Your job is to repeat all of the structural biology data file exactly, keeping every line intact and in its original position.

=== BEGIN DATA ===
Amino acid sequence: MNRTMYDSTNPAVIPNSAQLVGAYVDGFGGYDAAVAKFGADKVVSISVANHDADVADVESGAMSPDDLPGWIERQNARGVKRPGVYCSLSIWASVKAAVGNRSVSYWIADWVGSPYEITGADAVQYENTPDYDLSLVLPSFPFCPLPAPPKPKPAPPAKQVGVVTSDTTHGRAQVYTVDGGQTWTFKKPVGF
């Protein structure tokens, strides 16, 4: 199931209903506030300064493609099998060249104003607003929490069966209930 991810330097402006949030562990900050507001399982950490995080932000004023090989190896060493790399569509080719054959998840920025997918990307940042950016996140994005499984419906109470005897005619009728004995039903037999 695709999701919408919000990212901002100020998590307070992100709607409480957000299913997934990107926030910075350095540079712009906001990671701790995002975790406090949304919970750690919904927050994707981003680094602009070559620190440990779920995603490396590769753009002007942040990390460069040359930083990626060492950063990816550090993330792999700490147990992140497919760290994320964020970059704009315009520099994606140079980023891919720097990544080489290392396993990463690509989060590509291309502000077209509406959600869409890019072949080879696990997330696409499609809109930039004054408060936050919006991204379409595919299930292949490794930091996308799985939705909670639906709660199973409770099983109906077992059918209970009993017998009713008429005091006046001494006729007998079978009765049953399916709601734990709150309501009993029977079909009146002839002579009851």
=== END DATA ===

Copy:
Amino acid sequence: MNRTMYDSTNPAVIPNSAQLVGAYVDGFGGYDAAVAKFGADKVVSISVANHDADVADVESGAMSPDDLPGWIERQNARGVKRPGVYCSLSIWASVKAAVGNRSVSYWIADWVGSPYEITGADAVQYENTPDYDLSLVLPSFPFCPLPAPPKPKPAPPAKQVGVVTSDTTHGRAQVYTVDGGQTWTFKKPVGF
């Protein structure tokens, strides 16, 4: 199931209903506030300064493609099998060249104003607003929490069966209930 991810330097402006949030562990900050507001399982950490995080932000004023090989190896060493790399569509080719054959998840920025997918990307940042950016996140994005499984419906109470005897005619009728004995039903037999 695709999701919408919000990212901002100020998590307070992100709607409480957000299913997934990107926030910075350095540079712009906001990671701790995002975790406090949304919970750690919904927050994707981003680094602009070559620190440990779920995603490396590769753009002007942040990390460069040359930083990626060492950063990816550090993330792999700490147990992140497919760290994320964020970059704009315009520099994606140079980023891919720097990544080489290392396993990463690509989060590509291309502000077209509406959600869409890019072949080879696990997330696409499609809109930039004054408060936050919006991204379409595919299930292949490794930091996308799985939705909670639906709660199973409770099983109906077992059918209970009993017998009713008429005091006046001494006729007998079978009765049953399916709601734990709150309501009993029977079909009146002839002579009851």